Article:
درگیری های اخلاقی و رضایت شغلی کارکنان روابط عمومی
|کد مقاله||سال انتشار||مقاله انگلیسی||ترجمه فارسی||تعداد کلمات|
|6093||2010||5 صفحه PDF||سفارش دهید||2590 کلمه|
Publisher : Elsevier - Science Direct (الزویر - ساینس دایرکت)
Journal : Public Relations Review, Volume 36, Issue 2, June 2010, Pages 152–156
This study attempted to explore the linkage between ethical conflict and job satisfaction, causes of ethical conflicts, and consequences of job dissatisfaction of public relations practitioners. The findings show that many practitioners confirmed the existence of ethical conflict in their workplace and suggest that ethical challenges are largely triggered by top management's ethical standard. Although practitioners resolved conflicts by leaving their companies, they also recognized the hope in resolving the ethical challenges that they had faced. Participants emphasized the importance of an open communication environment, the support of internal stakeholders, and a high professional standard.
نتیجه گیری انگلیسی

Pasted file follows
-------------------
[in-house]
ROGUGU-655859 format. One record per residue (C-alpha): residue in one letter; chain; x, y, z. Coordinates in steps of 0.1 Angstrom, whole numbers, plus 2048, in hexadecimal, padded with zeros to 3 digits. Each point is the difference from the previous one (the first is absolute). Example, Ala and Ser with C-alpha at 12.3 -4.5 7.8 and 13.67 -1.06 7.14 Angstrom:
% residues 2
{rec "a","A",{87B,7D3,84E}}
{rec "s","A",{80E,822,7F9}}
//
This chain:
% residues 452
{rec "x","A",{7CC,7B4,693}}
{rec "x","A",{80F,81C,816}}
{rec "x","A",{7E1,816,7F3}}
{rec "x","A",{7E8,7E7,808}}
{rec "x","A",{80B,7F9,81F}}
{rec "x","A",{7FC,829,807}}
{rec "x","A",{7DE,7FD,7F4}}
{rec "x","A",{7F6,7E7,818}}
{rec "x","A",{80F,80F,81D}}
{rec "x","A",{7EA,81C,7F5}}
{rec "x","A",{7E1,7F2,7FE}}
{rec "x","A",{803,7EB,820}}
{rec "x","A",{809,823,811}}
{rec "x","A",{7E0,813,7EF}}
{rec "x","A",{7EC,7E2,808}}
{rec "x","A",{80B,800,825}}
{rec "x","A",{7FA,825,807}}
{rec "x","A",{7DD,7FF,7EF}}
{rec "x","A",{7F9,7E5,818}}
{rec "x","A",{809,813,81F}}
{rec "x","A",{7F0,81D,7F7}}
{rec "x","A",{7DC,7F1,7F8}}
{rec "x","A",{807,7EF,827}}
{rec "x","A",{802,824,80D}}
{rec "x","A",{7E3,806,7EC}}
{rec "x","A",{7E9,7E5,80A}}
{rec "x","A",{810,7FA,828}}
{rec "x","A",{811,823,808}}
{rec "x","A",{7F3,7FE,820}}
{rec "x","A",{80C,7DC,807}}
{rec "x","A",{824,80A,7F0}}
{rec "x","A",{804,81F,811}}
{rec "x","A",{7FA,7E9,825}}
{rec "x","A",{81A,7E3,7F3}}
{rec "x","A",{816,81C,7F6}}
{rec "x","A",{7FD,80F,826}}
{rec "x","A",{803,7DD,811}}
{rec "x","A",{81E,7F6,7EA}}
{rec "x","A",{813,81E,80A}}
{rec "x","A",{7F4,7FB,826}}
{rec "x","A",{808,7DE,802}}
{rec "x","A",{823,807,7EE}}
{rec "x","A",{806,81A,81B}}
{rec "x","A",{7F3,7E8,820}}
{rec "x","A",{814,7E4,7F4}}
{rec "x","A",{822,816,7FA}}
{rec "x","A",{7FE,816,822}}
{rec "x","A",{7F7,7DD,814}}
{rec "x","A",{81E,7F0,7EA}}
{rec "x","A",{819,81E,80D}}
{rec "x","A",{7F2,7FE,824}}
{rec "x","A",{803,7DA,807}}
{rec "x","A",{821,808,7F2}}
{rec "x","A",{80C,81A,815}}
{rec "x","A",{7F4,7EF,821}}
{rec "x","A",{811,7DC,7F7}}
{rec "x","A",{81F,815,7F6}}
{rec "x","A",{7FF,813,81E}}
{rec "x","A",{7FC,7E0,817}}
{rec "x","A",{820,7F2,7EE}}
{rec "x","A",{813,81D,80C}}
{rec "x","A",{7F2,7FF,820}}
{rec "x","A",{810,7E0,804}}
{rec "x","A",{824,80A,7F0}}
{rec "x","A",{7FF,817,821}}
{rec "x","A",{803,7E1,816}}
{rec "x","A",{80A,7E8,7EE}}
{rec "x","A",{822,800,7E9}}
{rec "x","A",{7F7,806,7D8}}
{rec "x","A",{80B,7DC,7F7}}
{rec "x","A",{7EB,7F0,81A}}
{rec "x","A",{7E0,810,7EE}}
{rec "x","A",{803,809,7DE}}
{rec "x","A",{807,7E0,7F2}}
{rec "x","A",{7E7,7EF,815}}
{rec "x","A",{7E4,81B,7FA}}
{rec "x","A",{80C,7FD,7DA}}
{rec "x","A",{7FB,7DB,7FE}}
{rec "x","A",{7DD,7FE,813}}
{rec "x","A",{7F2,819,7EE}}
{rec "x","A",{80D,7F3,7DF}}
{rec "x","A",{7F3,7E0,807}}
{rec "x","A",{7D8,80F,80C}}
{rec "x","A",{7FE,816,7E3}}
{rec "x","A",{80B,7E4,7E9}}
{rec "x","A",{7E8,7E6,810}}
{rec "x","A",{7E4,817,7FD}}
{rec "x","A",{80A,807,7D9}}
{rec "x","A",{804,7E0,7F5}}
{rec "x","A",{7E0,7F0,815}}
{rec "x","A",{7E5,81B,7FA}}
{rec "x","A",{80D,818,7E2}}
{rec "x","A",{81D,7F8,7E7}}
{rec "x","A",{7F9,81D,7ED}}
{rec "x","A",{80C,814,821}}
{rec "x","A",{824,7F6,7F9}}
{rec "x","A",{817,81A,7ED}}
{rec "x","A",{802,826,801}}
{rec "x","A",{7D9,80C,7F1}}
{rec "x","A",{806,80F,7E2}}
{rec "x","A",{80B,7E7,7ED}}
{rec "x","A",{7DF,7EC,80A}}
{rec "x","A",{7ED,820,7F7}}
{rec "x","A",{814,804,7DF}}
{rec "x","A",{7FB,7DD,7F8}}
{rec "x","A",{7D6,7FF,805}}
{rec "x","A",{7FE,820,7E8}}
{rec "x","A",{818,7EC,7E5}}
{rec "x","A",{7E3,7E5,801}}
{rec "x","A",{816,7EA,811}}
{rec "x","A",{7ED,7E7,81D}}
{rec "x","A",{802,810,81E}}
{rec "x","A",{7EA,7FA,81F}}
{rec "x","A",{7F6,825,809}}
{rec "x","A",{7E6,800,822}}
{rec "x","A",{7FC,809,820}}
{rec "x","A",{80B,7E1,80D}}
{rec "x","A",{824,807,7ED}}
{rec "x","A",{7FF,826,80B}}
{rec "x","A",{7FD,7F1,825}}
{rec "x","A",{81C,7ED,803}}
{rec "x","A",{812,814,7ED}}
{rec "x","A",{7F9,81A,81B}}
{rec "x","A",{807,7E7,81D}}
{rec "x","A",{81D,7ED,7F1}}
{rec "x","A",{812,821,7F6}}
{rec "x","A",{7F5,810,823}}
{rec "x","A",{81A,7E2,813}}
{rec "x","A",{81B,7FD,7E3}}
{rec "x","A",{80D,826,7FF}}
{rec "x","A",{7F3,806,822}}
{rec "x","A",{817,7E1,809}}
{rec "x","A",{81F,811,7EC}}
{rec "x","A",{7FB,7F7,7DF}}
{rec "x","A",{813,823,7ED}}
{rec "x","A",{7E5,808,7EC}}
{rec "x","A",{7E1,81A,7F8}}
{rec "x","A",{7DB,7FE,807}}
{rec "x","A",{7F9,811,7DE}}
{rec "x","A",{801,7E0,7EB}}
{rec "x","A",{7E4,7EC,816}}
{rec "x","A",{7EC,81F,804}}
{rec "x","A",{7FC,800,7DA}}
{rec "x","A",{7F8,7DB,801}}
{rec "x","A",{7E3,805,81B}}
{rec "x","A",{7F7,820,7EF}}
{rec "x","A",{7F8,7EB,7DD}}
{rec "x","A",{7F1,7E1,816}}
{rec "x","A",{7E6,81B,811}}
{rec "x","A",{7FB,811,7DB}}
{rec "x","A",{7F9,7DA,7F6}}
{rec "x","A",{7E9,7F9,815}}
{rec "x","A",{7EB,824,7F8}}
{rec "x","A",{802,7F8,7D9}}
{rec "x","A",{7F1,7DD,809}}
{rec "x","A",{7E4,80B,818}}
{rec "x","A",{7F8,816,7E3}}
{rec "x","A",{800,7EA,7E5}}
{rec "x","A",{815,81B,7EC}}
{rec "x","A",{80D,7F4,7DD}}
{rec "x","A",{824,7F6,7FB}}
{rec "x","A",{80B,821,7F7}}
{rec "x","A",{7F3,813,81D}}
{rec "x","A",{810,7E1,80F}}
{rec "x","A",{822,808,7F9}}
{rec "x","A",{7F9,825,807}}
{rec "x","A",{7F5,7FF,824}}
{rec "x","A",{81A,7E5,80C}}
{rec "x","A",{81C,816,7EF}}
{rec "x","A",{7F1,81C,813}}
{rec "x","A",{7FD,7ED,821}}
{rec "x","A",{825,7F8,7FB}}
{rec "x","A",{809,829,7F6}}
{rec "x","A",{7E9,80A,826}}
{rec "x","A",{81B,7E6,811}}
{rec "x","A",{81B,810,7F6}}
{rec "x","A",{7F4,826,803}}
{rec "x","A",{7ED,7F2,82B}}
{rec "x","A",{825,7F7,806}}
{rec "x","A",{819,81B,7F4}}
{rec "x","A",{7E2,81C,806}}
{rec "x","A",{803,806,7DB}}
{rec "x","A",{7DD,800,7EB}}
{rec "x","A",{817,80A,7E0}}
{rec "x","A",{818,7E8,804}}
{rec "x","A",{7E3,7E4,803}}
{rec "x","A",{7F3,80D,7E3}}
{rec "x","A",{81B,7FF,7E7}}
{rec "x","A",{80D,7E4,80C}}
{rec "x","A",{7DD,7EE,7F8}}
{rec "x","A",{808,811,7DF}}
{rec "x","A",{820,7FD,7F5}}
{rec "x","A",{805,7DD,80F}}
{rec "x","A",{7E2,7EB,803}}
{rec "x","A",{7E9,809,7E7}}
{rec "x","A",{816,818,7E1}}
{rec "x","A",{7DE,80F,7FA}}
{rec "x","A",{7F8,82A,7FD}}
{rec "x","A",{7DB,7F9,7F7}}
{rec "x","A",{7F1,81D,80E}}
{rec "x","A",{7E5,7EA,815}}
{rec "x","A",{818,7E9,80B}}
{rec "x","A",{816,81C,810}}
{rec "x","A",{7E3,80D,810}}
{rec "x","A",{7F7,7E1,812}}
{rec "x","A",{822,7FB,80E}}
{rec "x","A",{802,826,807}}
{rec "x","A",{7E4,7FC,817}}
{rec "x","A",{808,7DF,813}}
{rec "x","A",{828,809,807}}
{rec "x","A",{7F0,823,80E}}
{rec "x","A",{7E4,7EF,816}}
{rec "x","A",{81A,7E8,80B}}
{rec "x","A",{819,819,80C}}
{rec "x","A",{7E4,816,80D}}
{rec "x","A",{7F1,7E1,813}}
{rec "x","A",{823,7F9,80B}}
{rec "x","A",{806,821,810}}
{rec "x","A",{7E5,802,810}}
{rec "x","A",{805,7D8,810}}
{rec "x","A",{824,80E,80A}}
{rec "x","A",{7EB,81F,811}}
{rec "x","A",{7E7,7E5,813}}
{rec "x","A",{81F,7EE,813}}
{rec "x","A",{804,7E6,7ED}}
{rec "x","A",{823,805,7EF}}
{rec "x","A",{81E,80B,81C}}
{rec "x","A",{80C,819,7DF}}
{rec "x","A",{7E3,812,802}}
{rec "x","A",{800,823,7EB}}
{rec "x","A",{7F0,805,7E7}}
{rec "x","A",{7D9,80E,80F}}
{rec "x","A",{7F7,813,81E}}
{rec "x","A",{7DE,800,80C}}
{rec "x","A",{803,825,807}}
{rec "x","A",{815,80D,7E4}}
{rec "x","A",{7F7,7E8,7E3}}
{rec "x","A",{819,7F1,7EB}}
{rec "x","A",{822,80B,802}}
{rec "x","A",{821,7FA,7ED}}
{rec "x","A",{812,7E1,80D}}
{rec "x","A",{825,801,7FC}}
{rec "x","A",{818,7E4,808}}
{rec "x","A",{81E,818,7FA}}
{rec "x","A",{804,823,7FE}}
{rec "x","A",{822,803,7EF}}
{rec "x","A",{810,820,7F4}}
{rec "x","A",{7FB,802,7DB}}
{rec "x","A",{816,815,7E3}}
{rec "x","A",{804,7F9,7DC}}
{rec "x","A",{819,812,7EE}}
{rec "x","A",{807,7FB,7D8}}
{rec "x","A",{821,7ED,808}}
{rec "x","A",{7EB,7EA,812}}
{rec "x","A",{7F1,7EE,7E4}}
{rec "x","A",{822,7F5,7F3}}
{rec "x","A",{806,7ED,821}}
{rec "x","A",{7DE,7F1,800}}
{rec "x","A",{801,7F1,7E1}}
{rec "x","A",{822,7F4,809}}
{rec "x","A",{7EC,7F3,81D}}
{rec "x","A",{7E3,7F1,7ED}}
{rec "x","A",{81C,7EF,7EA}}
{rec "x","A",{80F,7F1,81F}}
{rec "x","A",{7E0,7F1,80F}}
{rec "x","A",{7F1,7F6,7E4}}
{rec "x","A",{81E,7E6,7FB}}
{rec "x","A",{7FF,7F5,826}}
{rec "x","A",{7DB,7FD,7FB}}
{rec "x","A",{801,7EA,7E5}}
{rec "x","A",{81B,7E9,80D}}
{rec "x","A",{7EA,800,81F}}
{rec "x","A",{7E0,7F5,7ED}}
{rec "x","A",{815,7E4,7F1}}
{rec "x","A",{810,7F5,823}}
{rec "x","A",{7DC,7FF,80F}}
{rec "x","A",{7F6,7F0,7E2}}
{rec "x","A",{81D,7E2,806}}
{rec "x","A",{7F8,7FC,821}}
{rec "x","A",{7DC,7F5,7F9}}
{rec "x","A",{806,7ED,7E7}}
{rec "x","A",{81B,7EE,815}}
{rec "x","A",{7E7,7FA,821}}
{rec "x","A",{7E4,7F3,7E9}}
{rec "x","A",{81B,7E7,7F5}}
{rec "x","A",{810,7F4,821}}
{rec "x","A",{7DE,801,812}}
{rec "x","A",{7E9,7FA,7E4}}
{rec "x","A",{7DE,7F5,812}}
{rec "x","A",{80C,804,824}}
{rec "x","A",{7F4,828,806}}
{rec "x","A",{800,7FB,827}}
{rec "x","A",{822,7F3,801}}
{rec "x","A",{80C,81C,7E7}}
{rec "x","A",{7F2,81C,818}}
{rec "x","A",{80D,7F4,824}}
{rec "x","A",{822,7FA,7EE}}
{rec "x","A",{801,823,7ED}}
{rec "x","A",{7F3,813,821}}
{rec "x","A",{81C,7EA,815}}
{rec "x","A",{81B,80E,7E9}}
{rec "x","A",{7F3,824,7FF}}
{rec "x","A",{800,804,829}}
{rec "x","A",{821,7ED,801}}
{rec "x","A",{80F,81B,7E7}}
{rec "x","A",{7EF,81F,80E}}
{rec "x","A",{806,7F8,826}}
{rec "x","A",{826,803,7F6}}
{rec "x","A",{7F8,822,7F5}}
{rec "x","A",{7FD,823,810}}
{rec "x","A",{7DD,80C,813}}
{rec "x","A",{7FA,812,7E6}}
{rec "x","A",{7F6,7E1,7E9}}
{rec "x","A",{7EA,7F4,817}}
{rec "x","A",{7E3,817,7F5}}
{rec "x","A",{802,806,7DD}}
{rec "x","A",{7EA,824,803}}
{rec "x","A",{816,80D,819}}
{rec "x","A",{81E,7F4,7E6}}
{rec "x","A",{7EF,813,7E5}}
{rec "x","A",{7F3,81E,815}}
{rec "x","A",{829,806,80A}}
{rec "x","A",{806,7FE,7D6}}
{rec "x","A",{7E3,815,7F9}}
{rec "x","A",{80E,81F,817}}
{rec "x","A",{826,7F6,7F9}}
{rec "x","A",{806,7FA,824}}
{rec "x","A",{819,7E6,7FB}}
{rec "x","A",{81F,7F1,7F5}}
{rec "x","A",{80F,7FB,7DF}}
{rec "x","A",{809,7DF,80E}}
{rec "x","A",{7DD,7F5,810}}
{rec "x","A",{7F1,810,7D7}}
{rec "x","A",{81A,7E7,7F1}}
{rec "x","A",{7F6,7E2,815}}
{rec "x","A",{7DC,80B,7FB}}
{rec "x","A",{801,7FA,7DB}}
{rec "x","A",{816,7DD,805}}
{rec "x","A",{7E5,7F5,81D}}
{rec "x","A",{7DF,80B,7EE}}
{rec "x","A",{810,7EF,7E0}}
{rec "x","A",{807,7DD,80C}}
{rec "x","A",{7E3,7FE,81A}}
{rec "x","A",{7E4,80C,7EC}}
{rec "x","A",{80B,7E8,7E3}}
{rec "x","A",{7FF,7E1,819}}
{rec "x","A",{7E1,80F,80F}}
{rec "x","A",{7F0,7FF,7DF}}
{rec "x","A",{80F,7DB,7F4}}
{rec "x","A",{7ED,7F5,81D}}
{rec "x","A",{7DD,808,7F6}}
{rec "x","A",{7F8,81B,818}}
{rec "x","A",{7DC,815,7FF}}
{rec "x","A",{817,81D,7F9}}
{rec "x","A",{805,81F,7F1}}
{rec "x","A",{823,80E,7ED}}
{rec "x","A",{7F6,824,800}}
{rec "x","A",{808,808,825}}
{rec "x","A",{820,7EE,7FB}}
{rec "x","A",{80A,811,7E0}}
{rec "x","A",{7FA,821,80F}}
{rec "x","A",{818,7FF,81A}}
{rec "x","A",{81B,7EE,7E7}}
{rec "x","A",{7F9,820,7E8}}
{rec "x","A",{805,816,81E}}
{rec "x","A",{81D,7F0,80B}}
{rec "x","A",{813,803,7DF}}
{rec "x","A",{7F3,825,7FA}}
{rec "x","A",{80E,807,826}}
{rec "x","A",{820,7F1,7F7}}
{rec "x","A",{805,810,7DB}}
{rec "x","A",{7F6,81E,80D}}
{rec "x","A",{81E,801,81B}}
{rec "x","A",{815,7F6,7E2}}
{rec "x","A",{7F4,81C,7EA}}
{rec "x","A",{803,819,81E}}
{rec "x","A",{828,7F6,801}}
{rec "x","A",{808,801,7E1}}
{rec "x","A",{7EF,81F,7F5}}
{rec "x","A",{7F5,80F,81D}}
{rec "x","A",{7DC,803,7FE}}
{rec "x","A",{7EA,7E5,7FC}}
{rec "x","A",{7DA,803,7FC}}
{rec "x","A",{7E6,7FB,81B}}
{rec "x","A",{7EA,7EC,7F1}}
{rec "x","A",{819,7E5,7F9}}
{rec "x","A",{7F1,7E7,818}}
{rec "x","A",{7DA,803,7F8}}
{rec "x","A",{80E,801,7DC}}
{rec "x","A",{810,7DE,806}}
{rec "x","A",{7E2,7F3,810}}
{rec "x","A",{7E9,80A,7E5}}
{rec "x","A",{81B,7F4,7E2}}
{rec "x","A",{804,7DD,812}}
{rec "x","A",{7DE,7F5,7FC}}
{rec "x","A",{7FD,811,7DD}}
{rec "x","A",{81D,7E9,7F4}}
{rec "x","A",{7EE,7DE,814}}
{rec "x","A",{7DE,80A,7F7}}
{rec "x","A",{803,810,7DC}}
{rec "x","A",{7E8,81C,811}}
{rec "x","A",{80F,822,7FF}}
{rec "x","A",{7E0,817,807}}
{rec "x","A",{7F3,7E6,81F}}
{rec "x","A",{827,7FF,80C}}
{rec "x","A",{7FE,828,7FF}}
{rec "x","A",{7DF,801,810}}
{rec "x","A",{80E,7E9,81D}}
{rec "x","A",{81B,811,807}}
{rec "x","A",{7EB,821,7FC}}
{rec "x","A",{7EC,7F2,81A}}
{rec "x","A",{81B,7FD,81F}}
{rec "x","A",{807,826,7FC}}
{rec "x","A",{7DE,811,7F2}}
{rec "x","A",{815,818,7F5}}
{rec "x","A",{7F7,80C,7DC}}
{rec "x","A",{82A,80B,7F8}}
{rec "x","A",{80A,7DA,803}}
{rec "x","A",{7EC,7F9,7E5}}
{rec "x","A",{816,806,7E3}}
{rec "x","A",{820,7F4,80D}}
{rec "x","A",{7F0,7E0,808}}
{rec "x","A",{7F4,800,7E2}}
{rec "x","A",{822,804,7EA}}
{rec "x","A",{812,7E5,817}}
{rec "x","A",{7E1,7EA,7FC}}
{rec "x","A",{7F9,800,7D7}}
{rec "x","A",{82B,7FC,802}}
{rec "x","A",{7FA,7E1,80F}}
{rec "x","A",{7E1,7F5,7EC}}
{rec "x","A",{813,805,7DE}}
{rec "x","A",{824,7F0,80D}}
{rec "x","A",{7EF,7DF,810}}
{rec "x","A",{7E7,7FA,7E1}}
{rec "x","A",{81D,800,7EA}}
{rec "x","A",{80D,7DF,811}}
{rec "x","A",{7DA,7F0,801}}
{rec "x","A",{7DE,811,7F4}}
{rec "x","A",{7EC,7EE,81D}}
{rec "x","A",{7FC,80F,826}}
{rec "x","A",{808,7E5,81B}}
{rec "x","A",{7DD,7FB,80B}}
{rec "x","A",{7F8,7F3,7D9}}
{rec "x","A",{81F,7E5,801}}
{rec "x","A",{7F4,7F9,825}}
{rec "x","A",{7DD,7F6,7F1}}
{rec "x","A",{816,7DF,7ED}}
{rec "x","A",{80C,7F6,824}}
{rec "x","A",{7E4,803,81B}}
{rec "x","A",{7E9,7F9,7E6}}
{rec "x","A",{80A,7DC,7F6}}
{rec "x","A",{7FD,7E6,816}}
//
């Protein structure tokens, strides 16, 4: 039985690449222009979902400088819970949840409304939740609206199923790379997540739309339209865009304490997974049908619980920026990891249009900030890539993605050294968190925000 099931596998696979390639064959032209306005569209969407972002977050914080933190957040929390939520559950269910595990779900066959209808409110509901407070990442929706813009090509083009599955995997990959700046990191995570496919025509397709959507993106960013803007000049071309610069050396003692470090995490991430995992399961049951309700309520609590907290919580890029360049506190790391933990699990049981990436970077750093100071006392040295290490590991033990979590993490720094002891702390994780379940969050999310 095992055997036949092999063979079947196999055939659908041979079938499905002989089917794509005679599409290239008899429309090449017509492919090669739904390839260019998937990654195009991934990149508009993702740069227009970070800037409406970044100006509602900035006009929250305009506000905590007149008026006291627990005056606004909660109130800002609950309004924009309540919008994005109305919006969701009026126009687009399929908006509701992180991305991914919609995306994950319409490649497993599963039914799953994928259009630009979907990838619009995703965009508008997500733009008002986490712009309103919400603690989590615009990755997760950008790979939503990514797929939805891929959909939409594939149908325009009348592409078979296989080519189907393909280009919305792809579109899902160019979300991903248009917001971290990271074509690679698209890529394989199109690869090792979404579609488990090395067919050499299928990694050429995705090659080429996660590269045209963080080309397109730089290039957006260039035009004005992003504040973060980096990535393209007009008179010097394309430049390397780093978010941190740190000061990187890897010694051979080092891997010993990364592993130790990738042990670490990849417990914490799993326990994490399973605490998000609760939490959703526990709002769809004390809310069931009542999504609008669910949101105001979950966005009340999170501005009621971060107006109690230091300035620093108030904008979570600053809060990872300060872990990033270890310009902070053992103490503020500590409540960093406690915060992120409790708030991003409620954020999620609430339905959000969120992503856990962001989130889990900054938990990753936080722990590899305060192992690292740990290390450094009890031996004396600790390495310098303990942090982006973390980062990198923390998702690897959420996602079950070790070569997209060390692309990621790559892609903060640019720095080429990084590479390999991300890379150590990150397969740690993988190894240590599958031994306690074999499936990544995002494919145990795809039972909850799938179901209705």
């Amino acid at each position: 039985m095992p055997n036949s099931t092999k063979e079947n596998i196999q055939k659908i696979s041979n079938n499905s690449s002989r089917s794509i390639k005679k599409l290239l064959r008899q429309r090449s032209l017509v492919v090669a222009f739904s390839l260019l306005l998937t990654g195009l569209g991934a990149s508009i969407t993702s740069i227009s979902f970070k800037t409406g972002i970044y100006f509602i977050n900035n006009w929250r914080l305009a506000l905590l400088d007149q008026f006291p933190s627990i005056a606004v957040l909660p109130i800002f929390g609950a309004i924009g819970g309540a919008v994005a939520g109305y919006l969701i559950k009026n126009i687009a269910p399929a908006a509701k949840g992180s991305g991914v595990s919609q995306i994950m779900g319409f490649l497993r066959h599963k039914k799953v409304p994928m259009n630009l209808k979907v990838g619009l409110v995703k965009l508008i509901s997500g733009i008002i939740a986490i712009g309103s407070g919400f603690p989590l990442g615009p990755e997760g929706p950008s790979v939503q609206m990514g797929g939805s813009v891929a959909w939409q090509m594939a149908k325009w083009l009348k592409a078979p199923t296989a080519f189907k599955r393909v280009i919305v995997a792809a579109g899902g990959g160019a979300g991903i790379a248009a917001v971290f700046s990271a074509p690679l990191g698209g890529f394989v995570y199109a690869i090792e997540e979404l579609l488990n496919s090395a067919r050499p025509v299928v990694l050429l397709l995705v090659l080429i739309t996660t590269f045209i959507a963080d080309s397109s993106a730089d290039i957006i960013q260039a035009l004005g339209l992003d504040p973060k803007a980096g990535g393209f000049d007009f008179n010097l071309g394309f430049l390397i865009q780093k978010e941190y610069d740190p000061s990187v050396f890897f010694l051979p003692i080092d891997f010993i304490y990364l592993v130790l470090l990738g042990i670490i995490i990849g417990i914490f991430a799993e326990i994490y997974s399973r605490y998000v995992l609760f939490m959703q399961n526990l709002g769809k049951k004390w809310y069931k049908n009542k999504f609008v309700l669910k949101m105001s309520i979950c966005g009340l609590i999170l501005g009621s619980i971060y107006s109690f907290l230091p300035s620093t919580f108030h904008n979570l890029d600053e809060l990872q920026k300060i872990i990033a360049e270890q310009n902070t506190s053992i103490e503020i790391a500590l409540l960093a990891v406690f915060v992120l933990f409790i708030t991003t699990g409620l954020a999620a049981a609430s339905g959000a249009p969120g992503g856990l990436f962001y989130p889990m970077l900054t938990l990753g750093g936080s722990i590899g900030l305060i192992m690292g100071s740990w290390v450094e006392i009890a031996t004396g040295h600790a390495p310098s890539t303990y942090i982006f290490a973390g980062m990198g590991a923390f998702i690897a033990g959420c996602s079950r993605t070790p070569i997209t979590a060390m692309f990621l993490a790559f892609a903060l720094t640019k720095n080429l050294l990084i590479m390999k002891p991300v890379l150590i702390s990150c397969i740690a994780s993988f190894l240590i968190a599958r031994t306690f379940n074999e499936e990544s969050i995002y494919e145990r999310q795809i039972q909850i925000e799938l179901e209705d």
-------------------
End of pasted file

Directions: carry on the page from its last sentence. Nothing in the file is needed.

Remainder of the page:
This research contributes to the body of knowledge of public relations in two ways. First, the proven linkage between ethics and job satisfaction indicates that the public relations profession cares about ethical concerns; many of the respondents make an effort to tell the truth and help their supervisors to make ethical decisions. Second, the qualitative data depicting causes of ethical conflict would be good resources from which further research can be generated. The findings of this study suggest a causal linkage between an organizational environment and ethics issues in public relations. Ultimately, this data suggest how to solve ethical conflicts and foster ethical practice in the public relations profession. Respondents noted that the ethicality of top management was the main cause of ethics conflicts, and problems might have been resolved if the issues were openly discussed and employees’ input were valued. This suggests the importance of an open communication environment. The findings are consistent with the perspective of the excellence study, in which scholars argued that a horizontal and openly communicative structure is necessary for organizational effectiveness (Grunig, 1992). The findings also demonstrated that an open communication structure is indispensible in helping organizations make ethical decisions because employees’ input is valued in this type of organization. By neglecting to value employees’ or public relations practitioners’ input, the public relations’ role as a corporate conscience would not function well. Meanwhile, practitioners who have recognized ethical conflicts were more likely to leave their companies because the conflicts affected their mental and even physical well-being in the workplace. This finding provides a rationale as to why ethics should be emphasized within the profession and public relations professionals’ job satisfaction levels need to be considered along with ethical conflict. Ignorance to negative outcomes could result in a collective debility in the public relations profession. Although the practitioners who face ethical conflicts move to other employers, turnover is not an ultimate remedy to solve ethics issues in the long run. In conclusion, the answers not only suggest the clear linkage between ethical issues and job satisfaction, but also demonstrate the complex relationship between ethics conflicts and job satisfaction of public relations practitioners. This is an area where future research is needed.